The Populist Moment
Everyone agrees: The populist fires are burning. But what’s next? Bob Borosage, co-director of the
Campaign for America’s Future, thinks our historic moment could push Obama farther to the left. But
only if the forces of the left start pushing.
TEXT ON SCREEN: Robert Borosage is co-director of the Campaign for America’s Future, in Washington, DC.
ROBERT BOROSAGE, CO-DIRECTOR, CAMPAIGN FOR AMERICA’S FUTURE: From the gilded age through the ’20s, the large view was social Darwinism. Then we hit the Depression, and it turned out the bankers were banksters, that people who worked hard for a living got crushed under a set of catastrophes that came from their speculation and their greed and their corruption, their crimes. People suffered through a horrible depression together—25 percent unemployment. And then we went from that depression into World War II, where the entire society was mobilized. All the men went abroad; all the women went to work. Everyone was told to save. So there was a totally different ethic of shared sacrifice, shared value, the need for shared opportunities. So, for example, we have 120 percent debt-to-GDP at that time. Now, today, it’s about 60. Massive debts compared to the size of our economy. And yet, as the war ends, we do the GI Bill.
Clip: promotional video
VOICEOVER: Before the Army got him, he was going to school. Now he’d like to go back.
BOROSAGE: Which allows an entire generation to go to college or advanced training. Right? An extraordinary investment in people at a time when we had no money, right? Because there was a sense that everybody had sacrificed—everybody ought to have an opportunity now. And, similarly, in the corporations, you had unions that were stronger at 30 percent, you know, growing to 30 percent of the economy. But you also had executives who believed that their workers should share in the prosperity of those companies. Well, over time that disintegrates, and then, in the ’80s, rapidly, as we got under Reagan, we go back to the cult of the entrepreneur.
Clip: Oliver Stone’s Wall Street (1987)
MICHAEL DOUGLAS: Greed, for lack of a better word, is good.
BOROSAGE: And the sense, well, we got to align bonuses at the top level with profits, with, you know, short-term profits, so that the managers will be rewarded if the company does well—absolute personal incentive to cook the books, which we see happen across the economy after the Enron scandals. We free up Wall Street. We end up all the regulation on Wall Street. We break down all the barriers that bankers go become masters of the universe. They’re celebrated as building this new global economy. And America is not going to make things anymore; we’re going to sell paper and make finance across the world. We go through a period where it’s the survival of the fittest again. It’s they’re the best and the brightest. If you don’t get it, you know, it’s your own problem. Get an education. Pick yourself up. Don’t feel sorry for yourself. And then they drive it over the cliff again. So now we’re at the beginnings once more about do we learn from that another story? Does this crisis get bad enough, in a sense, that people feel this sense of a shared stake and a shared sense of value about each other so that we come out of this with a different ethic? You need an independent movement that is going to drive that. It’s Dr. King forcing Johnson with demonstrations that Johnson told Humphrey to stop if he could—and he couldn’t, forcing Johnson to do something that Johnson didn’t think he could do, which was the Voting Rights Act and the next round of civil rights acts, and then, eventually, the War on Poverty. And so where is the independent movement now? We do have the energy that came out of the blogosphere, kind of symbolized by MoveOn, which played a huge role in the election. You have this young generation that came into politics, really, summoned into politics to some extent by Barack Obama, that was mobilized in a way that it wasn’t or aware in a way that it wasn’t before. You have a union movement that played a bigger political role in this last election than it has, probably, in any previous election in terms of mobilization of members and education. But all of these things at this point are supporting the president and, you know, engaged in helping to pass his program, and looking forward to his support, as opposed to the angry, populist, independent movement that is driving bigger changes and forces the president and the Congress to react to them. And that we see very little signs of yet. You should see this period not as a period that has closed, that the door has closed on reform, that we’ve got a static political situation, they’re all bought and sold by Wall Street, they’ll never get there, etcetera. In fact, Wall Street is discredited, the collapse is profound, politicians are searching for where they’re going to light, everything is in motion, and we should see this as a period where opportunities are extraordinary to really push fundamental change. Independent thinking, independent organizing, independent anger has real traction.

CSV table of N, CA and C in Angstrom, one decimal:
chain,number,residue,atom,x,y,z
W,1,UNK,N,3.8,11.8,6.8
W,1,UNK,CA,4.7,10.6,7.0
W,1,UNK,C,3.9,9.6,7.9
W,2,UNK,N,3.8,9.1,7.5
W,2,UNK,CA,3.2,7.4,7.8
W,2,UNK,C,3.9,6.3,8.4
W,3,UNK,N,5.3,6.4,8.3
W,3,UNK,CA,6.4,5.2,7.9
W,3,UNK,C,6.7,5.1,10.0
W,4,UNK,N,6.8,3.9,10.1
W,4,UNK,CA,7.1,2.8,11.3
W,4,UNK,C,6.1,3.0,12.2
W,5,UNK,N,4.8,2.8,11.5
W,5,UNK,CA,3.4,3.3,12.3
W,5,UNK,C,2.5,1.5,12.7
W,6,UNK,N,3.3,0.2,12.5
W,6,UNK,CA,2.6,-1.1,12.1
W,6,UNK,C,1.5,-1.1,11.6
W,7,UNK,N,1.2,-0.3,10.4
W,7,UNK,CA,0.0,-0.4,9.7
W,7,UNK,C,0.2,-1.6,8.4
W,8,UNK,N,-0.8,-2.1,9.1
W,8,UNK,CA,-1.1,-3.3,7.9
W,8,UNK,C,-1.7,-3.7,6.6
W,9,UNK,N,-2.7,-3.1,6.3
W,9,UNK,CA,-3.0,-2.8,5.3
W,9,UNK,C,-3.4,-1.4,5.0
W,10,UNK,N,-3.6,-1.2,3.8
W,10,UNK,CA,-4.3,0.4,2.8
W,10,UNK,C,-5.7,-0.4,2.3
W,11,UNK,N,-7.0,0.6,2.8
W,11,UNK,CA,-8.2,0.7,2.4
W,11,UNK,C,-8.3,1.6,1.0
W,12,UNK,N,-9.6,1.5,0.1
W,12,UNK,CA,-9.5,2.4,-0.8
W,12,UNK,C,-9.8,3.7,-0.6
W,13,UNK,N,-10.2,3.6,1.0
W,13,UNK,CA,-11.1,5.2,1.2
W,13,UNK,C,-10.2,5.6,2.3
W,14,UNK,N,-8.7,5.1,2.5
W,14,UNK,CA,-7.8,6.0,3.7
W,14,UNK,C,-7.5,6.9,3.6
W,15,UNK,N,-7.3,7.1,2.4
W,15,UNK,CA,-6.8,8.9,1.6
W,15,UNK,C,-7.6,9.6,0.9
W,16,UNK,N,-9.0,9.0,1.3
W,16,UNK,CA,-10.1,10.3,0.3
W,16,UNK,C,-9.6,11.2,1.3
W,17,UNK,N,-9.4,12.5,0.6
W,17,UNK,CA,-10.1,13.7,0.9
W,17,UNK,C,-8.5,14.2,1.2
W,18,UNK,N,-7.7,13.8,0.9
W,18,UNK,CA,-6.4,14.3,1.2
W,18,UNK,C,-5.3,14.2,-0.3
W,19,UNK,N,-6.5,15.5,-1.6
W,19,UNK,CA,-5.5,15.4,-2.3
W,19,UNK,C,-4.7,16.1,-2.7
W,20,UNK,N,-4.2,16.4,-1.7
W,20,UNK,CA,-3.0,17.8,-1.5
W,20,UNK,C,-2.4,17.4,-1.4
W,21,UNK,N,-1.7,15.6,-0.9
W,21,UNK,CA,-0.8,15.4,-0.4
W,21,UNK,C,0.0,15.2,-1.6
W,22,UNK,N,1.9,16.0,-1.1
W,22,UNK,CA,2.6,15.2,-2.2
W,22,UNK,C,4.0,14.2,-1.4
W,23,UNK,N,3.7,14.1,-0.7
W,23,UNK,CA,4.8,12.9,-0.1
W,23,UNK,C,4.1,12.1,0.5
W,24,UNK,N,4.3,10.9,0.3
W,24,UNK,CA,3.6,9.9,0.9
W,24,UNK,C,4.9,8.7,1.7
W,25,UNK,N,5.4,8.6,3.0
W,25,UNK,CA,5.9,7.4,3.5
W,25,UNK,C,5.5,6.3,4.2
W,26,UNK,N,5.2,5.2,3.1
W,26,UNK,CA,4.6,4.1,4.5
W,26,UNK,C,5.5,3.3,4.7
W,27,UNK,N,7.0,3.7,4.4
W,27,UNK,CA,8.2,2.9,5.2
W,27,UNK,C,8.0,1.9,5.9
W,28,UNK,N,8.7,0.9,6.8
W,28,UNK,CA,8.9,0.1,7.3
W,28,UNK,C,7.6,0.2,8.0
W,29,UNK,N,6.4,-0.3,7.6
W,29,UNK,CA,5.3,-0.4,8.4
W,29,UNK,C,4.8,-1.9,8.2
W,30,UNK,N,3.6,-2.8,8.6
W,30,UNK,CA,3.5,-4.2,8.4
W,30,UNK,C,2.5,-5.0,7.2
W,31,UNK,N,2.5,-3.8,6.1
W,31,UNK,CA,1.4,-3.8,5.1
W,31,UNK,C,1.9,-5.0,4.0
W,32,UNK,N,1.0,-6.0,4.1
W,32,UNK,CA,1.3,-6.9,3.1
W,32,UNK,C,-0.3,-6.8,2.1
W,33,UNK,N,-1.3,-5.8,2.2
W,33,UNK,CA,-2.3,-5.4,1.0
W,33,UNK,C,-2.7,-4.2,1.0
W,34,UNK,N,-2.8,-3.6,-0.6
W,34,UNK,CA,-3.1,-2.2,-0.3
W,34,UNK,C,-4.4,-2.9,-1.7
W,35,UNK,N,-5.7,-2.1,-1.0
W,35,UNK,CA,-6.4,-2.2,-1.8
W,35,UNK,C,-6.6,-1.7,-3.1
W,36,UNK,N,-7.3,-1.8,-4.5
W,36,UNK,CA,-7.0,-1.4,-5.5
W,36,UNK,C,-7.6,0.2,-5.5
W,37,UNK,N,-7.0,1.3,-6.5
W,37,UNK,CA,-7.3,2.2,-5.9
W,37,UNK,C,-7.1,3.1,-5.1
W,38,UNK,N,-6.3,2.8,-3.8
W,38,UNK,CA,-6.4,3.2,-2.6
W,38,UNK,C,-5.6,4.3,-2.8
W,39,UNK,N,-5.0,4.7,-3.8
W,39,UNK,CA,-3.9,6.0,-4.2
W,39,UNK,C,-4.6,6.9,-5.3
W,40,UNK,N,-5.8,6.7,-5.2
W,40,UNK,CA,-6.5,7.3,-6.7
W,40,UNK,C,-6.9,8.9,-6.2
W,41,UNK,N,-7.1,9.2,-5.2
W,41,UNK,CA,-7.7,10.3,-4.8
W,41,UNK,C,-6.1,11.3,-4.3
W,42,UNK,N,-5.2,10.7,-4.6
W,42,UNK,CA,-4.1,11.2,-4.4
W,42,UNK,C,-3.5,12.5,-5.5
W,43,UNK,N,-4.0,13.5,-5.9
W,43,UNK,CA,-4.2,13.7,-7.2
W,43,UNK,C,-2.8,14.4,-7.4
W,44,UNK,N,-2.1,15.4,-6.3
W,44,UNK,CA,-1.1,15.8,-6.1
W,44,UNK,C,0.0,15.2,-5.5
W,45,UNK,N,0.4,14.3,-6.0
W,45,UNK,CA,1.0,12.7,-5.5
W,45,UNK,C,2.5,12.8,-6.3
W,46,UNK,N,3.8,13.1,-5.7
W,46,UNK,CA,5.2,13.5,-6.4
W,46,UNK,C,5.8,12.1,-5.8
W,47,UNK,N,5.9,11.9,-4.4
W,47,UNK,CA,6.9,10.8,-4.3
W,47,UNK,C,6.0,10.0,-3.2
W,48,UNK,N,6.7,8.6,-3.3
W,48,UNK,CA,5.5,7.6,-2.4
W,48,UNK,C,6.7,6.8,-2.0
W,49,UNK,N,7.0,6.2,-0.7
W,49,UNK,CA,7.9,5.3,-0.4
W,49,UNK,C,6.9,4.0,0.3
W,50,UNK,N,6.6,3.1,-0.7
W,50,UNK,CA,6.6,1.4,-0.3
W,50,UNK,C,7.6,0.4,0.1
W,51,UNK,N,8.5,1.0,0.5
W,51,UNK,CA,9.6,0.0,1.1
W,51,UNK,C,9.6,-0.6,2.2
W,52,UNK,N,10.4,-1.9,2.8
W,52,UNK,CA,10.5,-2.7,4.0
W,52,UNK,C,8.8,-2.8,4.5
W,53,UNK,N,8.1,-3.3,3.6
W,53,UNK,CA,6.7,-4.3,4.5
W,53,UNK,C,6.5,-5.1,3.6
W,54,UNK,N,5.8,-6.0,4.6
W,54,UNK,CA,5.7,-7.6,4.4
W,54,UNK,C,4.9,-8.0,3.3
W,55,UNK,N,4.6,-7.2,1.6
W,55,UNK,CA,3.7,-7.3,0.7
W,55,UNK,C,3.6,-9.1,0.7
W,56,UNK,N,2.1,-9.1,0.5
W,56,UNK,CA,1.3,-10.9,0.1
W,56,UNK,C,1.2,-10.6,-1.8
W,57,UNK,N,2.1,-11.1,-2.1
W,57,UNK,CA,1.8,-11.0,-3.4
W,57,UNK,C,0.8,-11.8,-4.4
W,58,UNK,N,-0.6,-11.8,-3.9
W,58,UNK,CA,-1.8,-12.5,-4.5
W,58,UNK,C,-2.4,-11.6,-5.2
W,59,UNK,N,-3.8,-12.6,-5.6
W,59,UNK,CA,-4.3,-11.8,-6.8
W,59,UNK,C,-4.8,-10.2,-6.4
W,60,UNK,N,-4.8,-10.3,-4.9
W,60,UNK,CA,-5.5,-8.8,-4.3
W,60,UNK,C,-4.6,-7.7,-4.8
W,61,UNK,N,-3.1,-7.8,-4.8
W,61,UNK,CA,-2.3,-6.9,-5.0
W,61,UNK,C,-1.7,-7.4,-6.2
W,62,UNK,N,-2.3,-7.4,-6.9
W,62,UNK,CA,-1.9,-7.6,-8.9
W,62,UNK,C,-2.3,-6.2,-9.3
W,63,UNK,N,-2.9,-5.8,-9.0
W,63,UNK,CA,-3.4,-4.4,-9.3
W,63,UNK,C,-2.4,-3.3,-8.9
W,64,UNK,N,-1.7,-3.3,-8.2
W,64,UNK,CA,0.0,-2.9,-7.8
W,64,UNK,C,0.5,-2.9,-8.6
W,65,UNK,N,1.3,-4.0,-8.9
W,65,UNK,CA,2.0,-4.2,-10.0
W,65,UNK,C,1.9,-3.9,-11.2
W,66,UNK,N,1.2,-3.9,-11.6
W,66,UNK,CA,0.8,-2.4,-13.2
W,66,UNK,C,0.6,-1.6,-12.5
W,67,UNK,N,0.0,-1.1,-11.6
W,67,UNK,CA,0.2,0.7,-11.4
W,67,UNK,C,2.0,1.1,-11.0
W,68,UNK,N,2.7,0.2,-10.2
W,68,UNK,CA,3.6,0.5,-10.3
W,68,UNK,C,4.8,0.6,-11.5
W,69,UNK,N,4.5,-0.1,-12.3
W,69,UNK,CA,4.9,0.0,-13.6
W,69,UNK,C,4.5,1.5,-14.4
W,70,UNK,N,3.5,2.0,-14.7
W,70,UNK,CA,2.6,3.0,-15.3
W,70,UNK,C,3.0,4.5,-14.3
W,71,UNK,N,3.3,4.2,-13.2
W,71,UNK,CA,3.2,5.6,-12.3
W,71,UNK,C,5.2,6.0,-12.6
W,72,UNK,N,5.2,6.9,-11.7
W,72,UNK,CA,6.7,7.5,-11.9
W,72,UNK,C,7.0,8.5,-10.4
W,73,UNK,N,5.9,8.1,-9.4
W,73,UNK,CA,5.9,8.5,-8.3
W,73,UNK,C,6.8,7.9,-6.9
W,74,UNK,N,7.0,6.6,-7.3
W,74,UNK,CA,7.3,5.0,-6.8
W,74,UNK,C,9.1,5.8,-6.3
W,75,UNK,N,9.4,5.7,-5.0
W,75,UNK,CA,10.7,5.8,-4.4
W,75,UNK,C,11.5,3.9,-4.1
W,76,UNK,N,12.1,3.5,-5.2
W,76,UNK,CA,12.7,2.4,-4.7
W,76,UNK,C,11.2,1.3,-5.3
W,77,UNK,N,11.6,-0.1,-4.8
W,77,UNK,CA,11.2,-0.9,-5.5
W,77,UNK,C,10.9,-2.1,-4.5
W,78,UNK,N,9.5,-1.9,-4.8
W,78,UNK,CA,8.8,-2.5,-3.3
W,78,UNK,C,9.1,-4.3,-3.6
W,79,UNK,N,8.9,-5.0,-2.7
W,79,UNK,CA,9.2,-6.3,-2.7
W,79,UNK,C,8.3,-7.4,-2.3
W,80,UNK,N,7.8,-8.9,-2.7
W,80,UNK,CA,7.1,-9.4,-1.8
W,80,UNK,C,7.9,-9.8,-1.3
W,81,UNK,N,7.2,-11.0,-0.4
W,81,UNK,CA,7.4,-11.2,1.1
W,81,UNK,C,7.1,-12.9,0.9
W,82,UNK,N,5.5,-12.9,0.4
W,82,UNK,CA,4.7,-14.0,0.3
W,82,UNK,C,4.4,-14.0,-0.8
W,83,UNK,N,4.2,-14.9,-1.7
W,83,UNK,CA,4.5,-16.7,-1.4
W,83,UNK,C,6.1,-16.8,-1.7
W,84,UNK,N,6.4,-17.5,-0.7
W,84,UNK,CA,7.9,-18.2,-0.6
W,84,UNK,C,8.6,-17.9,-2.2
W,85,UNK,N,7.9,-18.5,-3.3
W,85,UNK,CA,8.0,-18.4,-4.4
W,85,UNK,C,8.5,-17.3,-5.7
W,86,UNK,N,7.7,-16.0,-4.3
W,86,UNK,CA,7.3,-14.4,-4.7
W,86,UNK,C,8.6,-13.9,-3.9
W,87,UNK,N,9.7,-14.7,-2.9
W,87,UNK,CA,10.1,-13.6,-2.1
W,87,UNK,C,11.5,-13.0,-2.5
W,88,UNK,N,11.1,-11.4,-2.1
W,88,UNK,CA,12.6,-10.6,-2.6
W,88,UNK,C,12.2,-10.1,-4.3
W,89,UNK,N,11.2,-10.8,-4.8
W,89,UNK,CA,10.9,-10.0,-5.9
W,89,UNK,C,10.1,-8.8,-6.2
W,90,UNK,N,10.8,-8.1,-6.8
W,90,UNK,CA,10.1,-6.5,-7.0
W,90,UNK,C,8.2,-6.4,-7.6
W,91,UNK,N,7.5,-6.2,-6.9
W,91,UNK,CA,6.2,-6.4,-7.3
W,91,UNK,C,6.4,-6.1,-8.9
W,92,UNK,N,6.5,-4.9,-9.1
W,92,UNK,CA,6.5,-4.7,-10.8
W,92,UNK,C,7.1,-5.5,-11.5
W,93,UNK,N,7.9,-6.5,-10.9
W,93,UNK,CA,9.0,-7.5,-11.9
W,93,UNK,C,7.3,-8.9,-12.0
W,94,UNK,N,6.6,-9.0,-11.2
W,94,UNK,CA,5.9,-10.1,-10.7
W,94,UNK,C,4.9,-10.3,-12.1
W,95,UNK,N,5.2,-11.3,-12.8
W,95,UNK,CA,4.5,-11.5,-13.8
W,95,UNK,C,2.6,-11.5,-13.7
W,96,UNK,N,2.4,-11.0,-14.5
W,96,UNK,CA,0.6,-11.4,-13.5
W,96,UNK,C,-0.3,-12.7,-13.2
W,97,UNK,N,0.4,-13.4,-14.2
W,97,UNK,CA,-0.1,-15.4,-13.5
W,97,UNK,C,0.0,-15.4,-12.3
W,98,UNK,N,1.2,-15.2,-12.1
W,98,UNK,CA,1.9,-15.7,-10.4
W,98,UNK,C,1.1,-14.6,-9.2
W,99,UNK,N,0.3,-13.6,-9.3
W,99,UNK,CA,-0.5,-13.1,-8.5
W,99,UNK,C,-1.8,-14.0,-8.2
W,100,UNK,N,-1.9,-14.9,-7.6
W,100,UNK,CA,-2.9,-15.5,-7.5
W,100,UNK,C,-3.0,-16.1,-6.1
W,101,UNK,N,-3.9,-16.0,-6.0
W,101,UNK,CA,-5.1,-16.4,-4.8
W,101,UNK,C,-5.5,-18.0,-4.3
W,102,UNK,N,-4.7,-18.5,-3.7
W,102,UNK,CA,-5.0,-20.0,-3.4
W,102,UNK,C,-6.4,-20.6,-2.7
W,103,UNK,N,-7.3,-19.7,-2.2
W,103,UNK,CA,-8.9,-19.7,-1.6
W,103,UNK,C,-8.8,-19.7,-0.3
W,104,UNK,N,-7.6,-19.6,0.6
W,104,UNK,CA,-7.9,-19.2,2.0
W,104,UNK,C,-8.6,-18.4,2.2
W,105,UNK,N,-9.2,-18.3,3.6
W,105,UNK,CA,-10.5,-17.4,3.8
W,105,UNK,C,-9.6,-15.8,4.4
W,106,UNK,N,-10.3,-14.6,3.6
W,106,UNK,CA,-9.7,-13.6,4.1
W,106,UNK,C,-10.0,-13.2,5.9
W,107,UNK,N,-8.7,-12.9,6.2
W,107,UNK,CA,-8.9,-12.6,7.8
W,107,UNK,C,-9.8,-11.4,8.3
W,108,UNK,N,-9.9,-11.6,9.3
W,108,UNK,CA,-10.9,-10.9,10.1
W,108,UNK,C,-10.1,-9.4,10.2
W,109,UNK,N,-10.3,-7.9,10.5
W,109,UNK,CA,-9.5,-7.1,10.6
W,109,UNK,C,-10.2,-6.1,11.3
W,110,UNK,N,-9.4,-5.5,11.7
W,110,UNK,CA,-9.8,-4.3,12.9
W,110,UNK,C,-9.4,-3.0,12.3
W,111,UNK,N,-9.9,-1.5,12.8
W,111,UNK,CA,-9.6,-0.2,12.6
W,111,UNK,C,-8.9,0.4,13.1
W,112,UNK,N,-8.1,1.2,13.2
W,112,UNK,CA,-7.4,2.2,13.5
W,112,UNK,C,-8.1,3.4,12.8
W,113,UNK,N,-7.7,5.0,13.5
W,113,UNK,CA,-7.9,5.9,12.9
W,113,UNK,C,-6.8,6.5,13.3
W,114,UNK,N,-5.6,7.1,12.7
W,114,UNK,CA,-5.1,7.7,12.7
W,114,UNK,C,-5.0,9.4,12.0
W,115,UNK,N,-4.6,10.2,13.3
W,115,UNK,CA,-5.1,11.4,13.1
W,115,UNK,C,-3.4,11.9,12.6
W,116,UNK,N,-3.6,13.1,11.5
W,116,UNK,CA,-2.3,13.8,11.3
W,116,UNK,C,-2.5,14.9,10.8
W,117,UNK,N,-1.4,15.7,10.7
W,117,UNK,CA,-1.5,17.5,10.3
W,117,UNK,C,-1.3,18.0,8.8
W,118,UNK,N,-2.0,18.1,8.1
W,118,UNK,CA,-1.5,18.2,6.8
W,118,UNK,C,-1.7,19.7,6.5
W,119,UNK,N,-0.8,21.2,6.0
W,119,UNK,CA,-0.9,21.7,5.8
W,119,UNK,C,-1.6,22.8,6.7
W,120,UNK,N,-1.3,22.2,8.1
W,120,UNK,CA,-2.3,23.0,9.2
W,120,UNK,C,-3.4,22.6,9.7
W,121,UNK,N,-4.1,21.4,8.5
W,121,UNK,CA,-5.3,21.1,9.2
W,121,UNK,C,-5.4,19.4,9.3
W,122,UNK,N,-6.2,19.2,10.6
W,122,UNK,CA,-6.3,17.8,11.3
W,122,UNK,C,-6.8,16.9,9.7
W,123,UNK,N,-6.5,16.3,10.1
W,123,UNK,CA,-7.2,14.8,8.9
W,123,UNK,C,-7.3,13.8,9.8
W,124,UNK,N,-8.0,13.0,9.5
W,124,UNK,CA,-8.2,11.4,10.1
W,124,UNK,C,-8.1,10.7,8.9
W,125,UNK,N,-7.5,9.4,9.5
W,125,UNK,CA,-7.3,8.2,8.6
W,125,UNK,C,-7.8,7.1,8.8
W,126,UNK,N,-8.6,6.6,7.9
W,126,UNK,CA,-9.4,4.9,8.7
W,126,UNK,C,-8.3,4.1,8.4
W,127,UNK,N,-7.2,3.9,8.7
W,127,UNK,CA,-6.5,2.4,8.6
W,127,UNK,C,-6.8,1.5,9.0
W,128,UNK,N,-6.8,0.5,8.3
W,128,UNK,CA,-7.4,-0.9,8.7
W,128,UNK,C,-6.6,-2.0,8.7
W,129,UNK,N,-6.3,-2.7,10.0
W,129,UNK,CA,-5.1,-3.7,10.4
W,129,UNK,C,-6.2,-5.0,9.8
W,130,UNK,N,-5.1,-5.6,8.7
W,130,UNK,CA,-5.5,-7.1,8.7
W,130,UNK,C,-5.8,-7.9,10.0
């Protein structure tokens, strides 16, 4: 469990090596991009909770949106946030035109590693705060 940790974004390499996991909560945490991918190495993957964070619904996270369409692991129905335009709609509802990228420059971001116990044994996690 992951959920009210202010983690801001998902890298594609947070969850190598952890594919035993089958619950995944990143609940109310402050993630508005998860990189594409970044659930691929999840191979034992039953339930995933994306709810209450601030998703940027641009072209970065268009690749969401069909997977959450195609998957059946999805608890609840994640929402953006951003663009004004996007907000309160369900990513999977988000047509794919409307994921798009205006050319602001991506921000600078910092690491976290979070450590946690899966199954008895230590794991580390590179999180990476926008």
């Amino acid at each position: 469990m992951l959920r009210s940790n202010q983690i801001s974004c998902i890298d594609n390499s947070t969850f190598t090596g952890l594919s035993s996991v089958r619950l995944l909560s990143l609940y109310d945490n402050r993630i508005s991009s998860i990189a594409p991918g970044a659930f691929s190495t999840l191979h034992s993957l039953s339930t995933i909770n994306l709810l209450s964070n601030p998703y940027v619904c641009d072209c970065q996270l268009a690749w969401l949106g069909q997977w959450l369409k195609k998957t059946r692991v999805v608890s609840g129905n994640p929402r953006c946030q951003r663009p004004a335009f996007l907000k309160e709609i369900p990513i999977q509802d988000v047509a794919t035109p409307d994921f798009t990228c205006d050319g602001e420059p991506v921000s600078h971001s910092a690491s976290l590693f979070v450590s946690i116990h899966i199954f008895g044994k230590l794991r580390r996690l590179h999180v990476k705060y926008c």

Please note that TRNN transcripts are typed from a recording of the program; The Real News Network cannot guarantee their complete accuracy.